But the day wasn’t over yet; & sickening disaster struck.  After sorting out Wattie & her kids this morning I’d taken the stillborn body of the first triplet & placed it in an empty feed sack with the intention of taking it down to the laboratory for postmortem: something we always do as a precaution although more often than not cause of death comes up as ‘inconclusive’ & on this occasion I was pretty sure it had been a case of suffocation in the womb.   So as soon as I’d treated Thistle I started offloading feed sacks from the back of the farm truck so that I could deliver the body.

Wondering where our dog Brynn had disappeared to as I heaved the heavy feed from the truck, I whistled to him; puzzled that he wasn’t ‘under my feet’ as usual.  This typically means he’s up to no good….  

After a brief pause he appeared, scampering around the corner of the barn – but the blood on muzzle, chest & paws gave away his grizzly discovery.  Although I’d been confident I had hidden the little corpse effectively & securely prior to offloading the feed, I’d underestimated his powers of determined detection….& it was to my amazemed horror that he’d discovered the sack.  As an extra precaution I’d even weighted the end with a very heavy stone, but he somehow managed to scrabble it free….

He immediately looked guilty & slunk around me, tail-tip between legs wagging apologetically.  Needless to say he was locked in the kennel, in thorough disgrace; he would not be coming out of there until I’d cleaned up every last trace of the deceased kid, & then only under careful supervision until we can be absolutely confident that he doesn’t associate live kids with opportunist ‘carrion’ (although I already suspect this won’t actually prove a problem owing to his subsequent behaviour).  There was very little left of the kid; & what he’d consumed Brynn promptly threw up almost immediately afterwards, so I had the grim task of having to clear it away & dispose of the disgusting, bile-drenched remains.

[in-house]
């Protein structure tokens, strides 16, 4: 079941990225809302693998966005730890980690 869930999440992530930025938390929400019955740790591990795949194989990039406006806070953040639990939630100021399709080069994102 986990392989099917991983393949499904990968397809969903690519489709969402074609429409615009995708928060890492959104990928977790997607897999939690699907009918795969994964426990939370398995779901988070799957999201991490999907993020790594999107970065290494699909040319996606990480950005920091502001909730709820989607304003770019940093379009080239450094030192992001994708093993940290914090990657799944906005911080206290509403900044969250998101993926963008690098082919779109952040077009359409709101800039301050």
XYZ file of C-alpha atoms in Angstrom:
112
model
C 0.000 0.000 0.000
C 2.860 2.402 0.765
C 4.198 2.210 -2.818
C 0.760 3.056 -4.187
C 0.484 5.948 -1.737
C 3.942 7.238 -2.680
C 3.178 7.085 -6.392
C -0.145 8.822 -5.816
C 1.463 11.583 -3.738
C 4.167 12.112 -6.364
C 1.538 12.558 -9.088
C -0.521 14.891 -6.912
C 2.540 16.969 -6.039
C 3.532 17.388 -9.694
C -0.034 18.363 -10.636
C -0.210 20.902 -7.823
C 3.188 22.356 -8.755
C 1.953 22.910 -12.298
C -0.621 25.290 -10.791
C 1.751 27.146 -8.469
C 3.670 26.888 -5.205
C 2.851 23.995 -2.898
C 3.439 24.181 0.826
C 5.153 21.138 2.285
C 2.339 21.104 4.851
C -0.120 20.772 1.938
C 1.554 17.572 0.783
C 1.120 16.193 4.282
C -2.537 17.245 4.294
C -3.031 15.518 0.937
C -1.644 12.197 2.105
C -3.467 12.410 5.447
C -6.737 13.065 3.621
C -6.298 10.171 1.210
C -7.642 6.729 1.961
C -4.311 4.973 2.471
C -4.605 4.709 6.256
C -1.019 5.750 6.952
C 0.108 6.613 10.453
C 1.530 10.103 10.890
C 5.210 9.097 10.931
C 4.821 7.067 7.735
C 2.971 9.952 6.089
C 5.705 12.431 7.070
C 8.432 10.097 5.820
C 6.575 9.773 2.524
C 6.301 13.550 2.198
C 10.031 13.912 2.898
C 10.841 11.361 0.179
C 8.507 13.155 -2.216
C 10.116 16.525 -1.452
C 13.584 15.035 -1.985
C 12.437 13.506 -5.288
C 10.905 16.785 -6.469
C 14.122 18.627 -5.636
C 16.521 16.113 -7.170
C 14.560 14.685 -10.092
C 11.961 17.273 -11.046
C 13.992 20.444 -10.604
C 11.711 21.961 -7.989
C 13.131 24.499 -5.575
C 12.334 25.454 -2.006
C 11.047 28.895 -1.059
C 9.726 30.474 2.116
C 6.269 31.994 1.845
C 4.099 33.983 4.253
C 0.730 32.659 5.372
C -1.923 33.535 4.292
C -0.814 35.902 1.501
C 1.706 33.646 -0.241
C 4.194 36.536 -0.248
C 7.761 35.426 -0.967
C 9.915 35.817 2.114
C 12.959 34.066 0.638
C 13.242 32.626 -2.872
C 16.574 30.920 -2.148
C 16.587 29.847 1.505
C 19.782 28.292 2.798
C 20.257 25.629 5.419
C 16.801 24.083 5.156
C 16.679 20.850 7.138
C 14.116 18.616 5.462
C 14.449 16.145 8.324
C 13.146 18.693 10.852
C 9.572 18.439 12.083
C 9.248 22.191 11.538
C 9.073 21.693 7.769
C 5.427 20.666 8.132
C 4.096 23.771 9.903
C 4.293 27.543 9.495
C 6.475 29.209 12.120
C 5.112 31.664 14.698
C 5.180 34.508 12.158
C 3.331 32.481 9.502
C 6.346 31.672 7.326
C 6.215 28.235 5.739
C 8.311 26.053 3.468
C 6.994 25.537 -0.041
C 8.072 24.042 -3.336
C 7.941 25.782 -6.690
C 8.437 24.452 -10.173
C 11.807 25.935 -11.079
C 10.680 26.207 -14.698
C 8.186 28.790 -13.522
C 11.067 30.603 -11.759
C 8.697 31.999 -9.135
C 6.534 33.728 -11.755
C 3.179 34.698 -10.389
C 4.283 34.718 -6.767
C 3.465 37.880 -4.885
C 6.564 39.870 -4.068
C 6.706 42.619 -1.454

So all-in-all, my Friday 13th didn’t prove to be quite the trouble-free day I’d anticipated; but then again, you have to take the rough with the smooth; & deal with it, as best you can.

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About LittleFfarm Dairy

The LittleFfarm Dairy Team: Jo - Goat farmer & Gelatiere Artigianale, plus General Dogsbody; Tony - Airline Pilot & part-time Herd Manager, Product Taster, Accounts Secretary, Handyman etc!
This entry was posted in Animals, Diary, Goats, Life, March 2009, Nature, Smallholding. Bookmark the permalink.